As the daughter of a CPA, my childhood years were always divided into “tax season” and “not tax season.” From January 1 through April 15, it was known in my house that my mom was going to be focused on work. We would still have dinner as a family, and then she’d sit down at the dining room table, which was her makeshift tax season home office, and start clicking away on the adding machine. Her fingers moved at what I thought was lightening speed on the number pad, adding, subtracting, looking for advantages here, deductions there.
Since tax returns were due not long ago, our household earnings and expenditures are still fresh on my mind. It is a bit sobering to look at budget line items and realize what we actually spend on luxuries like dining out, coffee (because . . . Portland), and entertainment, compared to what we give to charitable causes. Of course we donate annually to various worthy organizations, but in looking back at the previous year, did these align with what we spent on our own extravagances? In other words, did I give as much as I enjoyed?
There is a balance to strike between my desire to help the world through financial contributions and my desire to enjoy myself and the fruits of my labor. This week we read a double Torah portion, Acharei Mot and Kedoshim. Acharei Mot picks up the narrative after Aaron’s son’s are killed for offering “strange fire” to God. The laws in this section of text deal mainly with Yom Kippur and the proper relationships we are to have in our lives. Parshat Kedoshim features the laws called the “Holiness Code,” marked with the ways in which we should respectfully treat one another in our community.
In Acharei Mot we begin with the offerings made on Yom Kippur, overseen by the high priest. We read that two goats are to be offered; one is designated for the Lord and the other for “Azazel,” which is sometimes translated as one that is “sent away,” other times as a “scapegoat.” A Hasidic commentary suggests this split teaches us that we should spend as much time, money, and energy on God’s purposes as we do on earthly pleasures. Literally, it means that these two goats are equal. In a broader sense, when we go to tally up our year, we should see a balanced ledger, especially in terms of giving to ourselves and giving to our community. Acharei Mot literally means “after death,” and Kedoshim means “holiness.” Taken together, we can ensure our holiness endures beyond this lifetime if we hold ourselves accountable to improving our world.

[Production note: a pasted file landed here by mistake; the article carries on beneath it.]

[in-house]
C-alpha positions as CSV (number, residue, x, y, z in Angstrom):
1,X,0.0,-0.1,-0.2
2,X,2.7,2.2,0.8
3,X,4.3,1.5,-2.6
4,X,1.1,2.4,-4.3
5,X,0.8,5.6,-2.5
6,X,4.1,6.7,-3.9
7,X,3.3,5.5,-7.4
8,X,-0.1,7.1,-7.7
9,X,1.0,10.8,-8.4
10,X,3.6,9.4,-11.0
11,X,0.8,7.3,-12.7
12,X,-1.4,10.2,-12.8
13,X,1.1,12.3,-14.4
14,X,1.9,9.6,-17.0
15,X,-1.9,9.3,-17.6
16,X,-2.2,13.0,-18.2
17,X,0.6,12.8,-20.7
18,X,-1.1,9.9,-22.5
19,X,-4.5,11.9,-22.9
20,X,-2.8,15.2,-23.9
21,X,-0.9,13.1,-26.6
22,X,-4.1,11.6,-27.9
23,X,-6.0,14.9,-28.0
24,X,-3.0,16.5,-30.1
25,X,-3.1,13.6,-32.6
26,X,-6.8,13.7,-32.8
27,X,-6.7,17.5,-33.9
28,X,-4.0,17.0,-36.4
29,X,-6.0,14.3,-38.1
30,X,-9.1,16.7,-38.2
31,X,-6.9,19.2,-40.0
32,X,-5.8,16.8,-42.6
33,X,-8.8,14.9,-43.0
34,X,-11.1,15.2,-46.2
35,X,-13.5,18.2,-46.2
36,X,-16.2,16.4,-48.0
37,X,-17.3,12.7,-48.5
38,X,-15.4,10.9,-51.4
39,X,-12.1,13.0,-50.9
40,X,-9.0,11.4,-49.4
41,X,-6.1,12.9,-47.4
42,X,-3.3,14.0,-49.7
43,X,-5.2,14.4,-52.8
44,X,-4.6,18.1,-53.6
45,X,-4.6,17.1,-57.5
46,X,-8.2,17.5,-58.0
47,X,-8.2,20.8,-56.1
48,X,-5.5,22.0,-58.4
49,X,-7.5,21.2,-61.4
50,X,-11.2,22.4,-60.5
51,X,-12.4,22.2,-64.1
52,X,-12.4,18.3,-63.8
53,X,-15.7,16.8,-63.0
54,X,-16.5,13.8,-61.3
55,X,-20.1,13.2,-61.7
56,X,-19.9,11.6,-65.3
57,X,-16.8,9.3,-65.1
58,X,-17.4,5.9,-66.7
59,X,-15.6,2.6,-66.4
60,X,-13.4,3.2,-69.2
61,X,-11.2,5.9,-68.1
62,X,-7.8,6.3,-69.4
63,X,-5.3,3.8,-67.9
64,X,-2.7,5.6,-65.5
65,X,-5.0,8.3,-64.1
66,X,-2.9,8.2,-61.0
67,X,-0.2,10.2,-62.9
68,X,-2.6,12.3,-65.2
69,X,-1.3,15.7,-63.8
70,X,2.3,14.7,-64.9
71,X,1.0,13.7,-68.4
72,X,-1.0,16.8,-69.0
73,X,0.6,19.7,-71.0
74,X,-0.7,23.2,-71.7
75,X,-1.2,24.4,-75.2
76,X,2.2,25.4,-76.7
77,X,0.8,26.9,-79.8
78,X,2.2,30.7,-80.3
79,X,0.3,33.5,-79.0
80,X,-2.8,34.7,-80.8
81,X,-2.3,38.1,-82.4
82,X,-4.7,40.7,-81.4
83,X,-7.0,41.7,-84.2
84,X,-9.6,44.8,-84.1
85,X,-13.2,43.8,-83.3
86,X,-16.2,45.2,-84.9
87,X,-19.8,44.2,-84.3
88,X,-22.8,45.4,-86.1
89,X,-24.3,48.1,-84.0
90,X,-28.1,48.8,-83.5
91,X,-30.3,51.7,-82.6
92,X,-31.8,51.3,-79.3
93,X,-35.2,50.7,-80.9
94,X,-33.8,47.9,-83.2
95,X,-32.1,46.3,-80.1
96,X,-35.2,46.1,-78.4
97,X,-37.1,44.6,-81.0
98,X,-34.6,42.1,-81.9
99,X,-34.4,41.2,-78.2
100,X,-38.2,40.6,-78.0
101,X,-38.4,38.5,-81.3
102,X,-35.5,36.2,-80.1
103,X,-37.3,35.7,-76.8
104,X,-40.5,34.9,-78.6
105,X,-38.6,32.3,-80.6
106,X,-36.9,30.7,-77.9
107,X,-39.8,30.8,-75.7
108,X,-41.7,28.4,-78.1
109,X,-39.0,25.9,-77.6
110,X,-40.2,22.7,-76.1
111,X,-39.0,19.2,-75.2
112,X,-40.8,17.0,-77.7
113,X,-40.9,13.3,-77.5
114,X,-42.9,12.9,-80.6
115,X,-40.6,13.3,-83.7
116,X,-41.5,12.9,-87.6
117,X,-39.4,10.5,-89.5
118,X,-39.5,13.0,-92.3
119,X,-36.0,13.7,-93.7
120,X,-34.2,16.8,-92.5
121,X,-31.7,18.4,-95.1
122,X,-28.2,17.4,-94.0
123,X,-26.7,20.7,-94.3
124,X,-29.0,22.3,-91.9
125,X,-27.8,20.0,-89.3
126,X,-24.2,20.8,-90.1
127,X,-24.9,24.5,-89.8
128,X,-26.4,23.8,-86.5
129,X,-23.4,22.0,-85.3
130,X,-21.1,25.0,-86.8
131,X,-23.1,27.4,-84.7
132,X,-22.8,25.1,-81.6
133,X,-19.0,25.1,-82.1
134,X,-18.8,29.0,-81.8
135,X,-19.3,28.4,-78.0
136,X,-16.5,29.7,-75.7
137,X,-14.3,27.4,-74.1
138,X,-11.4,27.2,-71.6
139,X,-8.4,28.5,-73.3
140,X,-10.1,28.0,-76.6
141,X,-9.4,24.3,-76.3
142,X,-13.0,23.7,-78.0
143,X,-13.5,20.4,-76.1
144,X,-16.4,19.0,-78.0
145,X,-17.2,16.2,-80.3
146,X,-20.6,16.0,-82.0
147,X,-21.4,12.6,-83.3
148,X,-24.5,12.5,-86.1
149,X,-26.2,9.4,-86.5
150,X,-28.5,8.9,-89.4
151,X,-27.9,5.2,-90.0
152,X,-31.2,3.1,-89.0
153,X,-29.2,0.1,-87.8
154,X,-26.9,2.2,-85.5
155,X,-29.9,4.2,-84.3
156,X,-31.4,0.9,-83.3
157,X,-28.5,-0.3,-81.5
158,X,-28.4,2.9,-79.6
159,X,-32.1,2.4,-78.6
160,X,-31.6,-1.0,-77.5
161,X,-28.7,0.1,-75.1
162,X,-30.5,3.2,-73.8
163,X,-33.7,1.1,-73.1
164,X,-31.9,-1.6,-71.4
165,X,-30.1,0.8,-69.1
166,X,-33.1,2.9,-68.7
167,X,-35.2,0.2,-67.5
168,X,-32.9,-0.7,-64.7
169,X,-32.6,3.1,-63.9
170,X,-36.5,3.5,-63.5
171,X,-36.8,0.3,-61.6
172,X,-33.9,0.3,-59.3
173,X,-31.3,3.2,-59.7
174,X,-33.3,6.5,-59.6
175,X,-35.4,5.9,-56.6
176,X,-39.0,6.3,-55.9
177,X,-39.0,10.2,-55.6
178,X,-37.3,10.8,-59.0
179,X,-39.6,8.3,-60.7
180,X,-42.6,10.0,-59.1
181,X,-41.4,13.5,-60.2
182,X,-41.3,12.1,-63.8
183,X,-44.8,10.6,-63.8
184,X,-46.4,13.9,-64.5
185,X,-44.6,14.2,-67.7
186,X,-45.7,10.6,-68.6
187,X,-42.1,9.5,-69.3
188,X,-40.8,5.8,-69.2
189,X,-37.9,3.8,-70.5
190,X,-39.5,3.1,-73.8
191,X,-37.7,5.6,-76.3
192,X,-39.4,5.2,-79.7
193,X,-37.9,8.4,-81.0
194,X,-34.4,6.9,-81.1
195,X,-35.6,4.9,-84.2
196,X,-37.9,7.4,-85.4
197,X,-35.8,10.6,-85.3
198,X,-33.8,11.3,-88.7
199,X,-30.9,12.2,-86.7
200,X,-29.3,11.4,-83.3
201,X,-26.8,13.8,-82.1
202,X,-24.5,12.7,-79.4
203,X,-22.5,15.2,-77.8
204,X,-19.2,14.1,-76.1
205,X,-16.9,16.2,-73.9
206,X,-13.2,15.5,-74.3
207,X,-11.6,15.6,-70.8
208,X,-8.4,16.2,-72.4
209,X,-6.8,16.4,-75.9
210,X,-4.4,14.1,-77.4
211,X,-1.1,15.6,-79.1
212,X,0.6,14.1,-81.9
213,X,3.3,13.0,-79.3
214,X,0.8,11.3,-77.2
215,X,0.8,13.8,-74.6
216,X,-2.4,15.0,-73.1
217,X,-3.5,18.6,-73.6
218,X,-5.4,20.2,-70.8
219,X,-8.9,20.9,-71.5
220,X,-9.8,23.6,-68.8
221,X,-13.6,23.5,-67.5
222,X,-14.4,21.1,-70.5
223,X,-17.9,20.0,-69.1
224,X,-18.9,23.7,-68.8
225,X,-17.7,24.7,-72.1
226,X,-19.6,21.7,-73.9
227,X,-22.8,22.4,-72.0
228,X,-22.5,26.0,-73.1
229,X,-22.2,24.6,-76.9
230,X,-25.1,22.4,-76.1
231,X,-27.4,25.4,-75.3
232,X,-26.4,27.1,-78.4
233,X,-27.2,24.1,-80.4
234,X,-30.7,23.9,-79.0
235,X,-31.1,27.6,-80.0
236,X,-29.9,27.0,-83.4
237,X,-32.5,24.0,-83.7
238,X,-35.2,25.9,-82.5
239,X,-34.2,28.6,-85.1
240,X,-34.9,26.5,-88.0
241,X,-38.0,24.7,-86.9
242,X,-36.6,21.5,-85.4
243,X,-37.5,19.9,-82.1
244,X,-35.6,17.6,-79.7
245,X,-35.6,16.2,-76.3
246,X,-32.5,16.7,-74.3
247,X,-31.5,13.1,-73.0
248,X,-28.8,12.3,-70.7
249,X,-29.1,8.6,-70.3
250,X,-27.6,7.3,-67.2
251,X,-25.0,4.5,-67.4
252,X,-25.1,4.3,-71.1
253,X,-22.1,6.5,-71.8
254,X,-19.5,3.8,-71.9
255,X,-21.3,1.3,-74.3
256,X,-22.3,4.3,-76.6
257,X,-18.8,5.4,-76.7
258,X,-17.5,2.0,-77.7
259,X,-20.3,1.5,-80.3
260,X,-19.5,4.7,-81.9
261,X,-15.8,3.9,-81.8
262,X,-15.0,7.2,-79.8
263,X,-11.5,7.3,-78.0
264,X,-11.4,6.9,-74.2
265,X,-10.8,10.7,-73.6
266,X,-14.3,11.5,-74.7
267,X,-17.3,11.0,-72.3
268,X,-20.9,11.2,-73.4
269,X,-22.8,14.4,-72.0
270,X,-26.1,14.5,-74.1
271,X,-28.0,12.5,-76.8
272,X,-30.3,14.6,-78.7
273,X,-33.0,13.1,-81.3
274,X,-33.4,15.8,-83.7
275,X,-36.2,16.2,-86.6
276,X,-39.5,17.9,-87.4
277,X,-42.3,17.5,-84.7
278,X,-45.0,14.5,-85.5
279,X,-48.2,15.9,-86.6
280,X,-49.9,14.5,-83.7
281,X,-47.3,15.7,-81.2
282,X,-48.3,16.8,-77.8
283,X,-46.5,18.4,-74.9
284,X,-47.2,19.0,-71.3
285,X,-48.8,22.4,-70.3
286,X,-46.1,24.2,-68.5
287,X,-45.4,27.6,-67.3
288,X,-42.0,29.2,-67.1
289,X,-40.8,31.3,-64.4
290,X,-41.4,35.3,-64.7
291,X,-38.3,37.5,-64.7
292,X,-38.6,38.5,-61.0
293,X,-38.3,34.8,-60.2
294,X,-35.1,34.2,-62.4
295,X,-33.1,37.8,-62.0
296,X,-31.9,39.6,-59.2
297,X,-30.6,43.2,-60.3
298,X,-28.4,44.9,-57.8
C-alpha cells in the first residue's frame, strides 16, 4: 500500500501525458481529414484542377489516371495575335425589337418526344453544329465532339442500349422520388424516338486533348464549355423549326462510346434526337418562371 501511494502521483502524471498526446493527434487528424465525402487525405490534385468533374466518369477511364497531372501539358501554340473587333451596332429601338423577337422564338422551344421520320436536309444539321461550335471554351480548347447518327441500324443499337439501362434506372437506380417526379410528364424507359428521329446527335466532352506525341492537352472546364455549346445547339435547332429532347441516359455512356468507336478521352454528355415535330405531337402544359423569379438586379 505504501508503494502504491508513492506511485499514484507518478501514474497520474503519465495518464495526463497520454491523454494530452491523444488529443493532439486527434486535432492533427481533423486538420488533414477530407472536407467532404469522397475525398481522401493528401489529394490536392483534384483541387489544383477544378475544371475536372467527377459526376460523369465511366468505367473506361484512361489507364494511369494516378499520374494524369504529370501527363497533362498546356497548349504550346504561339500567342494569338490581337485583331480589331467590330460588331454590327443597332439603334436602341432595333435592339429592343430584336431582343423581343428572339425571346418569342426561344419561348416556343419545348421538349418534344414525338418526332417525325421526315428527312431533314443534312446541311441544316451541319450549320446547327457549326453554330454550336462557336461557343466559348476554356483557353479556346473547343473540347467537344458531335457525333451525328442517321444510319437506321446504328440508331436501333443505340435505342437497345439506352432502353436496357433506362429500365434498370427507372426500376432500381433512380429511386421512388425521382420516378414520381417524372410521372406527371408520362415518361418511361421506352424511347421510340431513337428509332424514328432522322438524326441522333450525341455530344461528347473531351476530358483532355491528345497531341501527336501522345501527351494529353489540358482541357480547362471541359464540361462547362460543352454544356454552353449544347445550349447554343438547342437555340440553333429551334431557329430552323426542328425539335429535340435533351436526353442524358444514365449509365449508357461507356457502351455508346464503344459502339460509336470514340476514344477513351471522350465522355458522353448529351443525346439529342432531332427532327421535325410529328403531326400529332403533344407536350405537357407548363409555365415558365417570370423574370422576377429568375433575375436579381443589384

I am not what you might call a “scientific” person. (Shocking, I know.) Numbers, equations, and elements have never really been my strong suit. I had a difficult time getting through every one of the high school science classes I was required to take because my mind simply does not click that way. However, at a basic level, something like Newton’s laws of motion are easy enough for me to grasp. You’re telling me an object in motion stays in motion? Now that makes immediate sense in my mind because I can visualize it. Unless an obstacle or some other force interacts with an object, it will continue to remain at rest or remain in motion.
But as I said, I’m not that into science. On the other hand, I am into metaphors. This law of motion appears to apply to so many things in life beyond just the physical. Whether it’s a bad situation that spirals out of control or a lucky streak that carries us for a time, life moves us. Sometimes we act to try to speed it up or slow it down, but life is continually moving.
Our Torah portion this week, parshat Kedoshim, speaks to that very nature of life. Parshat Kedoshim deals with what is known as the “Holiness Code” which helps us to understand how we can walk in God’s ways and create a community of relationship and understanding. These are the laws that govern how we treat one another, how we care for one another, and how we establish a society based truly on respect.
In these laws comes one of the better known phrases in the Torah: “Thou shall not put a stumbling block before the blind or insult the deaf.” This mitzvah serves to remind us not to make someone else’s life harder, even and especially when it’s done anonymously.
At a deeper level, a “stumbling block” could be any force that acts on a person “in motion.” An object thrown upward would continue its trajectory were it not for gravity acting on it to bring it down. The Torah is instructing us not to be that force. Do not weigh someone else’s life down simply because you can.
Why stop there? This law applies to how we get in our own way as well. You won’t soar to greatness if you let your own negative forces slow you down. That may sound like it belongs on a cheesy inspirational poster underneath a picture of a cat on a tightrope, but it’s still true. How much more could you achieve if you made a conscious effort to keep all those cynical, defeatist thoughts out of the equation? Let’s be honest. It’s not rocket science.
Being a parent means 1) being a problem solver and 2) teaching our children how to solve problems. This too is Torah.